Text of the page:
Winter Olympics: Sheffield duo look to the future as James Woods insists '˜I am not quitting!'
There were mixed emotions for Sheffield's freestyle skier Katie Summerhayes as she equalled her best-ever Olympic performance but ended the competition in agony.
Seventh on her Games debut in Sochi four years ago, Summerhayes matched that result in Saturday’s high-quality slopestyle final, which saw history made as Britain won its first medal on skis courtesy of Izzy Atkin’s bronze.
Given her preparations, just getting to the final was an achievement for Summerhayes who badly damaged ankle ligaments at the end of last year and had not been able to complete a full alopestyle until training last week.
She was also dealt a further blow on the morning of the competition when she fell in training and aggravated the old injury, raising question marks over whether she would compete.
But the Sheffield skier bravely battled on, coming through qualification before putting down a best run of 71.40 in the final.
“I’m disappointed because I wanted to do better,” she said initially before adding: “I definitely thought I wouldn’t be able to drop in as my ankle was so sore.
“Up until this week I hadn’t completed a slopestyle course since November, so this is my return to snow. In qualification I had to keep it pretty mellow and my ankle was killing me.
“I went up for the finals and decided to push it a bit more because I wanted to do myself justice. I had a crash in training this morning and my physio was questioning whether I should compete. However, this is the Olympics and I wanted to compete.”
It would appear the injury eventually caught up with Sumerhayes in the final who was unable to match the scores she put down in qualification.
Indeed her best qualifying score of 77.60 would have been enough for fifth place in the final but GB Park and Pipe head coach Pat Sharples was adamant Summerhayes - whose sister Molly competed in today’s halfpipe competition - could hold her head high.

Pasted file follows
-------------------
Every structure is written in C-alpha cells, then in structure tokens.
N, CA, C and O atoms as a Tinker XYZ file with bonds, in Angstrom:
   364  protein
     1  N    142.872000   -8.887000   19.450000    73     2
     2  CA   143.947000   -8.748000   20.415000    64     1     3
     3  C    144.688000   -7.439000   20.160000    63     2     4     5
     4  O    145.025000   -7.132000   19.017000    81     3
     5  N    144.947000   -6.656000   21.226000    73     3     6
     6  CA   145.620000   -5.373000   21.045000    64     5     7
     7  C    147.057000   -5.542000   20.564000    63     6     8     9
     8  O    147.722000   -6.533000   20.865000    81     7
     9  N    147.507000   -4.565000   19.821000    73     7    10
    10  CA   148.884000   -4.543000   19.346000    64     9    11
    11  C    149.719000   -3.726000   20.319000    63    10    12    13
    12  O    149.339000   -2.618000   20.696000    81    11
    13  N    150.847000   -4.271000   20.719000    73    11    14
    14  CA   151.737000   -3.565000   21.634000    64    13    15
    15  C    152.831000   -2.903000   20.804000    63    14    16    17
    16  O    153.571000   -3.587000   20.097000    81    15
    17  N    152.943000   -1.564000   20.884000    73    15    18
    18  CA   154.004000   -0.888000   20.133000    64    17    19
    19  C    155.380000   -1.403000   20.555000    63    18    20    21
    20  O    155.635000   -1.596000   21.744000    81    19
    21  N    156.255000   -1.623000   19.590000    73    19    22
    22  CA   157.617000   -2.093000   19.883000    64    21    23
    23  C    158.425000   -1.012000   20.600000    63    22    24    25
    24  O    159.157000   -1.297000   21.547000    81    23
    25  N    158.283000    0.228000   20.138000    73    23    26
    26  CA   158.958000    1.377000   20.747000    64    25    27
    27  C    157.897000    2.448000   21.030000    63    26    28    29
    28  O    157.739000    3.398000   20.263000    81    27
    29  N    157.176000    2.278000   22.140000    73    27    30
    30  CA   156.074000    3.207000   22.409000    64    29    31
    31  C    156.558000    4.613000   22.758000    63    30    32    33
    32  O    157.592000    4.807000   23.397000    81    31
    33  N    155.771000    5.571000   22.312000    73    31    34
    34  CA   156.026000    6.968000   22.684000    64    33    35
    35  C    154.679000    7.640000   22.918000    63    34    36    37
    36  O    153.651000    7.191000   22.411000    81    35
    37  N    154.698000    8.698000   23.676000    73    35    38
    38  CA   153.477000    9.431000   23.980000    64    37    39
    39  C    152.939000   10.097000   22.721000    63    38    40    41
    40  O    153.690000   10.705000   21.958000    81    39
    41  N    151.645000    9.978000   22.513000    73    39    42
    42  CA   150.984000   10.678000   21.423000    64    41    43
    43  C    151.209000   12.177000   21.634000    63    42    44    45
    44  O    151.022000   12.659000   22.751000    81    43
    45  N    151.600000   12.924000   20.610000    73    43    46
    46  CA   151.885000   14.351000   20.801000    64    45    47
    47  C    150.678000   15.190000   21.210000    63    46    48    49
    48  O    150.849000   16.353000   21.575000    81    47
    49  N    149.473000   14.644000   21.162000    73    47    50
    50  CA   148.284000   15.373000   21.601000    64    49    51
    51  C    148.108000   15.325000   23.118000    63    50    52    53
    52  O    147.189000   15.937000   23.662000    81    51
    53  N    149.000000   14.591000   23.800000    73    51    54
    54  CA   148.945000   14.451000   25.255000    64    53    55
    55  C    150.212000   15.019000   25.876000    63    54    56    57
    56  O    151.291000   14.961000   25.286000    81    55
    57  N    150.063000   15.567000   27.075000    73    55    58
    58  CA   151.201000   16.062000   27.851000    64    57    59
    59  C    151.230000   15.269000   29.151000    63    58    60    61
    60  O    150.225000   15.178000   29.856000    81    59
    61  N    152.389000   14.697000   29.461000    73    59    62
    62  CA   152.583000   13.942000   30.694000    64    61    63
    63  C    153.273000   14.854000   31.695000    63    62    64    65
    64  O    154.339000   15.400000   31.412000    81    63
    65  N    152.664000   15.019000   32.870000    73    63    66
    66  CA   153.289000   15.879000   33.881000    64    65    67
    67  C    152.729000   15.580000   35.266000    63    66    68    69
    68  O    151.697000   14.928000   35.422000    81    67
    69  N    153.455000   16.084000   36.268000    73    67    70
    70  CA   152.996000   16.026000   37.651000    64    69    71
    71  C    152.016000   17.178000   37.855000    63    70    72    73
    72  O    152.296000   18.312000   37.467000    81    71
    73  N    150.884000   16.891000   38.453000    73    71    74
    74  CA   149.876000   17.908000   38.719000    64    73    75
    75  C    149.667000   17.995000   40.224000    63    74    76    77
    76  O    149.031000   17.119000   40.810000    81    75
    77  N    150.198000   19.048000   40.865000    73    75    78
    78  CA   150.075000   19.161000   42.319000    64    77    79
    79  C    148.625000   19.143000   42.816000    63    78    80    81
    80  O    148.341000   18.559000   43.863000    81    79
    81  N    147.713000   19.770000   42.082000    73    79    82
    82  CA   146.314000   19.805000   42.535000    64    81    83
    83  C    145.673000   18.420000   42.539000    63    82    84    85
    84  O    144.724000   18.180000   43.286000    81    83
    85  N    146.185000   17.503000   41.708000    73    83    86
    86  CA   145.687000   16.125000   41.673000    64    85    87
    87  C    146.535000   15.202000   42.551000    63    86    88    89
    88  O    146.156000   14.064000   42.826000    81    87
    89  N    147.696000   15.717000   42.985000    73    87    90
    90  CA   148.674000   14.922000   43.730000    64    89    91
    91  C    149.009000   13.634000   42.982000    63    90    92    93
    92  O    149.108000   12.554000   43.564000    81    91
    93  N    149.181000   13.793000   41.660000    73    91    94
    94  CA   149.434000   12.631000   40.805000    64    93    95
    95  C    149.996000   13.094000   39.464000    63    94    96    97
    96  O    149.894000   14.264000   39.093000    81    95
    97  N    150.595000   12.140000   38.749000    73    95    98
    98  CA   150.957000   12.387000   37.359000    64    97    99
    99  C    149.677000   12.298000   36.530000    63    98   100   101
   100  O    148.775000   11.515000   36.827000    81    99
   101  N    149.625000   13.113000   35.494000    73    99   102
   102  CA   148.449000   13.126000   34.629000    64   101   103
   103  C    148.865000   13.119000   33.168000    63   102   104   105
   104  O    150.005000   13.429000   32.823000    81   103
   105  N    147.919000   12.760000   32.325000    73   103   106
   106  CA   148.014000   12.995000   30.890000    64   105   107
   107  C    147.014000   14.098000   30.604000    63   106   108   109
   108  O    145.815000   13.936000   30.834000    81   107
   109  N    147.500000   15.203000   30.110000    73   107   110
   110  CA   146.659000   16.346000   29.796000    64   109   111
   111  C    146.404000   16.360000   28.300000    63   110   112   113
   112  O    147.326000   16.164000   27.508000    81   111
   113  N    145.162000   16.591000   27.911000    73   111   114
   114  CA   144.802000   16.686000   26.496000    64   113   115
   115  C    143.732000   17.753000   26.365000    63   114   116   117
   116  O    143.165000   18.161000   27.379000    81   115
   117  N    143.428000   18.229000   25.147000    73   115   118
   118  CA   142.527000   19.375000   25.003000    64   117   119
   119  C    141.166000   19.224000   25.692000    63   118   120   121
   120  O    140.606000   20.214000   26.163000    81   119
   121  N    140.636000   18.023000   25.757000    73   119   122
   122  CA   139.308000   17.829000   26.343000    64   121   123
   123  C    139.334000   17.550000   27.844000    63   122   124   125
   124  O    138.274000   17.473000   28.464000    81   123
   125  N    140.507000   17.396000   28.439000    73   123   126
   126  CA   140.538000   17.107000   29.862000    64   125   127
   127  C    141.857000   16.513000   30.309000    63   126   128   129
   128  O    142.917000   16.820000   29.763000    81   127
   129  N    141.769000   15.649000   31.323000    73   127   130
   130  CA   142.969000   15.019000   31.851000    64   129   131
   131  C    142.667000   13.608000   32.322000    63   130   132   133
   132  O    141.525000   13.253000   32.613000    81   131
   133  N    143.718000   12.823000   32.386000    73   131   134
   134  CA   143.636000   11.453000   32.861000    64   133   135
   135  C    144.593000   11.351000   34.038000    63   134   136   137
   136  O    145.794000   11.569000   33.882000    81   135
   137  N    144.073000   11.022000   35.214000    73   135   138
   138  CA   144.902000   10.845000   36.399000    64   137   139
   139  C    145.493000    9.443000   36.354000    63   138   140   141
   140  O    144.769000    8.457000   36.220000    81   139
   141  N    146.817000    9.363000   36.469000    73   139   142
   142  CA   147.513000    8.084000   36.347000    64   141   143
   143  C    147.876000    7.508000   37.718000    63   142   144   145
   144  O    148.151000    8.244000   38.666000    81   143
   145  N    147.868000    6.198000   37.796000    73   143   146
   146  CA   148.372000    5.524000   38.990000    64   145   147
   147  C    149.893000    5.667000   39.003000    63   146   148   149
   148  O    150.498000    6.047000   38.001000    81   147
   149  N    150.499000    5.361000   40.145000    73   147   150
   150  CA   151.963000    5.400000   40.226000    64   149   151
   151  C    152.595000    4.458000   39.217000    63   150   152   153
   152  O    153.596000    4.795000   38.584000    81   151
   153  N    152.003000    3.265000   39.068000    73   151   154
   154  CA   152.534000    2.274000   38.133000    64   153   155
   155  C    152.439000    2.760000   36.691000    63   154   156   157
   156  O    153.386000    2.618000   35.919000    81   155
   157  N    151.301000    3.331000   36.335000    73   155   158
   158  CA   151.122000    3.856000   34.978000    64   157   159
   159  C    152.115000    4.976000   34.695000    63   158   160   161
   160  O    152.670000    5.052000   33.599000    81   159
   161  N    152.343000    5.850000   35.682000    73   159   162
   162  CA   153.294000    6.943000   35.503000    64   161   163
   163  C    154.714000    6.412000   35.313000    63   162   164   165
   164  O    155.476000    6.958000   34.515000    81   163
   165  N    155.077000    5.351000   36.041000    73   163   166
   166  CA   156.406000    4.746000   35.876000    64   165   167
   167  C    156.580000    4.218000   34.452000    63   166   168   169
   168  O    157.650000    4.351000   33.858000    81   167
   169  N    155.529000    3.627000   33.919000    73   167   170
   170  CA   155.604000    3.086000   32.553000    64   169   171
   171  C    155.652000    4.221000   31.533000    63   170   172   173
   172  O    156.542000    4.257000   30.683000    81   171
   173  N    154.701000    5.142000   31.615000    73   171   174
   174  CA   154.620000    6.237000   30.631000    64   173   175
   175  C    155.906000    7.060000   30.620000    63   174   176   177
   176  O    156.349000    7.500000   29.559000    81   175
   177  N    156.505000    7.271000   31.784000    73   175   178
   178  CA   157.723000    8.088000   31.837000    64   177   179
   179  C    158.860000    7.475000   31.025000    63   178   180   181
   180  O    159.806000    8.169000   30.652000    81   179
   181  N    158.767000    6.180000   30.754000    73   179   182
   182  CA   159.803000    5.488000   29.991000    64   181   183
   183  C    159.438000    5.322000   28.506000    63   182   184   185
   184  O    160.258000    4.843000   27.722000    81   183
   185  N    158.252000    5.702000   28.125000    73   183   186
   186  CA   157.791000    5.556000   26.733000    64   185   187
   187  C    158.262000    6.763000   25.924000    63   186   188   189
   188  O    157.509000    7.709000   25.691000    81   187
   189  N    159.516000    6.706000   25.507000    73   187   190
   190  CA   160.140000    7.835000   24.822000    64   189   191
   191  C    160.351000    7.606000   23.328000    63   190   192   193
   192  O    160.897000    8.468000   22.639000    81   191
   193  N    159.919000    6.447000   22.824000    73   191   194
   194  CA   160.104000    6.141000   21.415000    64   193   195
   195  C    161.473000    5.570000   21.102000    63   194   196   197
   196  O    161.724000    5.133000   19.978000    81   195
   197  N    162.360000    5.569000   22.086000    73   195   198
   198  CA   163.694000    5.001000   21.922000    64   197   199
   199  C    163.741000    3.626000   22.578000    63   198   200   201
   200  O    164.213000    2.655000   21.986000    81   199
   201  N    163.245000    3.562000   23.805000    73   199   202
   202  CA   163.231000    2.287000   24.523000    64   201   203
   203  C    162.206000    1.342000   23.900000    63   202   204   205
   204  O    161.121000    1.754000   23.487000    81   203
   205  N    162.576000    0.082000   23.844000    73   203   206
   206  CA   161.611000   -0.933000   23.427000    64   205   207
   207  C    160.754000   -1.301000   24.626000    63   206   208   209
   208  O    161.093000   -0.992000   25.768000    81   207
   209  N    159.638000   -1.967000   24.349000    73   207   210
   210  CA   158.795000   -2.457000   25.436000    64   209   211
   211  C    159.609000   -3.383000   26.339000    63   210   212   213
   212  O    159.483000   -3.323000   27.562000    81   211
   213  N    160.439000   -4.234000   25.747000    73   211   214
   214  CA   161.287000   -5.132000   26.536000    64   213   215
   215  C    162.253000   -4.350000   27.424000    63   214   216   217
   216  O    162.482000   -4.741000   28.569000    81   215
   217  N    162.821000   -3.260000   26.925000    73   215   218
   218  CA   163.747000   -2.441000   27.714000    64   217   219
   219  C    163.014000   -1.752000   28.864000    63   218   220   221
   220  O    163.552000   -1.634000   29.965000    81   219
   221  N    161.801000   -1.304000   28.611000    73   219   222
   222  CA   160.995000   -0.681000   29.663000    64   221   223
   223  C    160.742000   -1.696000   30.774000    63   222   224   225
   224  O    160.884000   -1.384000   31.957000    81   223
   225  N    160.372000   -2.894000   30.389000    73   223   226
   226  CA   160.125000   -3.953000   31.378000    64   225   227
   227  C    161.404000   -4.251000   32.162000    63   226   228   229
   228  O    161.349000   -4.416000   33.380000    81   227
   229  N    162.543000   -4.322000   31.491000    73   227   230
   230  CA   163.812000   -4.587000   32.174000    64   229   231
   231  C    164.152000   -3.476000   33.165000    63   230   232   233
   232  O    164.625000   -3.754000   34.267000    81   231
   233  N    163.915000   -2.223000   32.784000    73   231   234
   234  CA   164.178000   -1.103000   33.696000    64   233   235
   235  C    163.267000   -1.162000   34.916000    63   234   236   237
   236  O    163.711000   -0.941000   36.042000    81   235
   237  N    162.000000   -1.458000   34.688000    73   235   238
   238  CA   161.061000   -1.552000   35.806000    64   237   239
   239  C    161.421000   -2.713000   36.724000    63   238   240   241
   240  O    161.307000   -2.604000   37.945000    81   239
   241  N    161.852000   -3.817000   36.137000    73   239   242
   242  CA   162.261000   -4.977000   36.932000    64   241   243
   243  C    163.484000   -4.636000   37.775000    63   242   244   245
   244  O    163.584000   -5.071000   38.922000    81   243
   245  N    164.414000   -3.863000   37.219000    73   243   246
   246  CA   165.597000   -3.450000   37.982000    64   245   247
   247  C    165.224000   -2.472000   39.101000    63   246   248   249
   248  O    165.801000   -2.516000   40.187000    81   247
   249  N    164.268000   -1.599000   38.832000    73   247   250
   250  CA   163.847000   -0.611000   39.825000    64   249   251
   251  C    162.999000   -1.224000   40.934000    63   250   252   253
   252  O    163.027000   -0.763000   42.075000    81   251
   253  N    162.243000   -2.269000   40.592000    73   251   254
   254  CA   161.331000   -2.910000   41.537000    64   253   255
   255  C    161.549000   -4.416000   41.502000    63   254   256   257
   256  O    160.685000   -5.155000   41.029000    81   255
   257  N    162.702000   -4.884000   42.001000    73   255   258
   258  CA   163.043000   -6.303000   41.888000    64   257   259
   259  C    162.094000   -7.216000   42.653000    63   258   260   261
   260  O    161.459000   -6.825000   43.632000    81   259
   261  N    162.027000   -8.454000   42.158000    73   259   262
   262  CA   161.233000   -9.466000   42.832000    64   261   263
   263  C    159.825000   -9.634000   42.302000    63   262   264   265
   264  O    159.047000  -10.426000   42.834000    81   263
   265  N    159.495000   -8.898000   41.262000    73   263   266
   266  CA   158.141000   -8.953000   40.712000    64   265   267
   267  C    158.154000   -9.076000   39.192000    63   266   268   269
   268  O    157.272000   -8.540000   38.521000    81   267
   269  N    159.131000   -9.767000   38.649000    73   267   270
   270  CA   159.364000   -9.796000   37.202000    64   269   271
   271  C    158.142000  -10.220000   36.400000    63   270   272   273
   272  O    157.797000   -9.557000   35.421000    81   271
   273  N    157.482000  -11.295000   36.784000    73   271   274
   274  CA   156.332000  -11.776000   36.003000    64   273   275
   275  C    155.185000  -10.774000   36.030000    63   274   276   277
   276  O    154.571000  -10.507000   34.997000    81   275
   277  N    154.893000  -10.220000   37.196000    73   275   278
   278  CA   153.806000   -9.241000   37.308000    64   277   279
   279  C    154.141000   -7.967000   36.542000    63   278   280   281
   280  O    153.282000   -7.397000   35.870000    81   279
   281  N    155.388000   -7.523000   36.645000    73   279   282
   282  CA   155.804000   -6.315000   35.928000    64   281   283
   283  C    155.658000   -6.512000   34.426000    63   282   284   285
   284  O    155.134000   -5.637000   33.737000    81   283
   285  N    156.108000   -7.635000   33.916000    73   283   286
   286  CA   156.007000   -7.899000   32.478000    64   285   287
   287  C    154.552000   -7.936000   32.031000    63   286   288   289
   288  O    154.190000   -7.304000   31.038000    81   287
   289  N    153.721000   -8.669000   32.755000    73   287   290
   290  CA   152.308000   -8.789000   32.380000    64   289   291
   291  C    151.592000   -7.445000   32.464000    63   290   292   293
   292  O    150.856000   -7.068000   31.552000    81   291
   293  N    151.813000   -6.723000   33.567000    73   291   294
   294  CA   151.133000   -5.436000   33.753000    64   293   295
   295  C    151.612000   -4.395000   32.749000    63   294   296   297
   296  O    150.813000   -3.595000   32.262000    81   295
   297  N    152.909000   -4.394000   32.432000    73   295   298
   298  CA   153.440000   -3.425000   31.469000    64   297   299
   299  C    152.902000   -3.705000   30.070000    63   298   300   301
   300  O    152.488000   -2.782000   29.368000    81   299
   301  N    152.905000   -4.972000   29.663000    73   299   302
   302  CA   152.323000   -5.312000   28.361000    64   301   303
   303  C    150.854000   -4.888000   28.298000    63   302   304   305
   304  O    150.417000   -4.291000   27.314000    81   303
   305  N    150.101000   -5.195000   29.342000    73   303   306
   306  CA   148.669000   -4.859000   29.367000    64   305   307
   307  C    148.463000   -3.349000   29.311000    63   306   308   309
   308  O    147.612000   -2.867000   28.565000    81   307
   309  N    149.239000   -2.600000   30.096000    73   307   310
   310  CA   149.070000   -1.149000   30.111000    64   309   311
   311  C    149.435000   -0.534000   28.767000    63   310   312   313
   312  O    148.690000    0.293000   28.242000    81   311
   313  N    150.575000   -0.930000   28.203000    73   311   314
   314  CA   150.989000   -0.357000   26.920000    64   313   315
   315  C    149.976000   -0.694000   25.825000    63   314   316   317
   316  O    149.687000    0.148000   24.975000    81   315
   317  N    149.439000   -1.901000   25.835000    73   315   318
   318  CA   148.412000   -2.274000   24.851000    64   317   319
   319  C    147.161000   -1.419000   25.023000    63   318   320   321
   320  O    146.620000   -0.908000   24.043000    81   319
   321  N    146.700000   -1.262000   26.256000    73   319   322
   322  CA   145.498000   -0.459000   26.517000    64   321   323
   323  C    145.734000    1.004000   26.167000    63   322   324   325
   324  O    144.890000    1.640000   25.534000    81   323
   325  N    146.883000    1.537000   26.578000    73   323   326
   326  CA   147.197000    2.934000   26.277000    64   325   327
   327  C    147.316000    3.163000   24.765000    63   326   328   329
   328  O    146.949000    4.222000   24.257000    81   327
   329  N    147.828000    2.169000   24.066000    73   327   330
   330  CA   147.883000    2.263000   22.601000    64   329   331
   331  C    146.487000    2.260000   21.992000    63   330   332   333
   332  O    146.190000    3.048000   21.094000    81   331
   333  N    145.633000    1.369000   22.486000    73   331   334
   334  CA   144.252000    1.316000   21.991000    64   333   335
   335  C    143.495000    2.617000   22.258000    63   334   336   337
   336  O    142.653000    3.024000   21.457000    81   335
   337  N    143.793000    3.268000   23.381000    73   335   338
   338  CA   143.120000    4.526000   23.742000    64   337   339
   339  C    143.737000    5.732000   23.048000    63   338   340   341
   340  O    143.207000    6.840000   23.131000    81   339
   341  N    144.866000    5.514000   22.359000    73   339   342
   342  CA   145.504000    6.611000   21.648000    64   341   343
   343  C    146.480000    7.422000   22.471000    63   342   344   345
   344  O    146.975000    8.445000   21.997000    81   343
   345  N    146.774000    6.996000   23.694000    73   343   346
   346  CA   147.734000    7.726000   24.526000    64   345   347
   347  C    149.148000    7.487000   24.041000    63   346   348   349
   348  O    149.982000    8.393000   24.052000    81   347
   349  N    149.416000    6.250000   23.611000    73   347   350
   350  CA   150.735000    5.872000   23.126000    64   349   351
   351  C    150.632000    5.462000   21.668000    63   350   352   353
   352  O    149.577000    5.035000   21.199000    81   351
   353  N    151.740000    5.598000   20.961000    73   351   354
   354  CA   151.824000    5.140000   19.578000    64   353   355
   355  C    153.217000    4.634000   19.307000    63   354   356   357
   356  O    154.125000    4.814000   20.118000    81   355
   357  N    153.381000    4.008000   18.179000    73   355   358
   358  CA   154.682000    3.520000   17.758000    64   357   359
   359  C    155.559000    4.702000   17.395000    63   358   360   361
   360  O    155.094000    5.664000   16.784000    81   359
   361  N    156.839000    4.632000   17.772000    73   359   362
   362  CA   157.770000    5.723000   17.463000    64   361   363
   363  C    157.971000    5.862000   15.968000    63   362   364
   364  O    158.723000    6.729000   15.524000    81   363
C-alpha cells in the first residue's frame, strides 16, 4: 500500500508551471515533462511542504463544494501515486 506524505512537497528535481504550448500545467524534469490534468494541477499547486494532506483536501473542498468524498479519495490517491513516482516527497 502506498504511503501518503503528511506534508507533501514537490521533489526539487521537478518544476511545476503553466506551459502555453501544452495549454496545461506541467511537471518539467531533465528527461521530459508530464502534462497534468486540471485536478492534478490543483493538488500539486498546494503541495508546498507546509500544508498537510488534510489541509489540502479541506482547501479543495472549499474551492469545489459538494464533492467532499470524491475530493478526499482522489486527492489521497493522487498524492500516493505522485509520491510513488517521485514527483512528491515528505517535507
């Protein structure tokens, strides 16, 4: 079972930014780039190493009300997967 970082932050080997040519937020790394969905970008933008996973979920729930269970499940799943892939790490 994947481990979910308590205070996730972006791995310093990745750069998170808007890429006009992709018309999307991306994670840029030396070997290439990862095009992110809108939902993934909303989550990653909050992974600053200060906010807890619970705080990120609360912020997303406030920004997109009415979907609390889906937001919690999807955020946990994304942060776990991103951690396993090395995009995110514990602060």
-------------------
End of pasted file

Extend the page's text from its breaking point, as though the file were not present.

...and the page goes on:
“For Katie to battle through with a really serious injury - she shouldn’t be walking around, let alone skiing the biggest jumps in the world right now - for her to make finals is incredible,” he said.
“She’s a girl from Sheffield. She learnt to ski in Sheffield and is competing in her second Olympic final.
“This is her first slopestyle course she has done since she injured her ankle last year. We didn’t know if she was going to make it back. It was quite a serious injury and it was border line whether she would have an operation.
“She is heartbroken now, she wants a medal. She had a crash in the morning and that’s why she played it very safe in the qualifiers which worked well for her and got her into the finals. She’s been an absolute hero there, she really has.”
Meanwhile, fellow Steel City star James Woods was left far from stoked and ‘totally bummed’ after just missing out on an Olympic medal.
Woods improved his fifth position in Sochi to finish fourth in the freestyle skiing slopestyle final, missing out on a medal by just 1.20 points - his sport’s equivalent of the thickness of an ice skate.
He did his best to accentuate the positive, having played a starring role in the best quality slopestyle final in history.
But you could see a skier who is usually relentlessly upbeat was just crushed.
“Fourth isn’t great, it’s pretty minging,” said Woods. “It’s just devastating being that close to the action, to the bright lights, it’s totally gutting right now.
“I’ve been prepping for this with only winning in mind. I believe, hand on heart, that if I’d put down my run totally clean I’d be standing here talking to you with a gold medal around my neck.
“I’m proud that I stood up under the pressure and I’ve been able to compete with the best guys in the world. I put everything on the line, I didn’t hold back and went for broke.
“I knew I had to go big and maybe I went just a tad too big. I knew that score probably wouldn’t be enough against this field.
“That competition was the next level, the quality was obscene. Everyone was mega, everyone put on a show. I’m proud I was a part of it but, right now, I’m just gutted I’ve only got being proud to show for it.”
Woods was one of eight skiers who scored 90 plus in qualifying but fell heavily on his first final run, covering his chin in a red, white and blue plaster. His second two runs looked spot on, only the aficionado would have noticed the flaws - a slight bob on landing, a wobble on the rails.
Freestyle skiing is a young man’s game, medallists Oystein Braaten, Nick Goepper and Alex Beaulieu-Marchand are all younger than Woods, who’ll be 30 for the next Games in Beijing, a virtual old man in a sport of bright young things.
However, he’s no intention of calling it quits.
“I’m not thinking about the future, I’m thinking I’ve got some mega whiplash coming on from that fall and I need some stitches in my chin,” he adds.
“I’ve got to be disappointed with coming fourth, that’s coming next as well that’s going to hit me harder when I wake up.
“But there’s so much more to this than just the big competitions. Skiing’s got a lot going on for me. I’ll be skiing forever, baby.”
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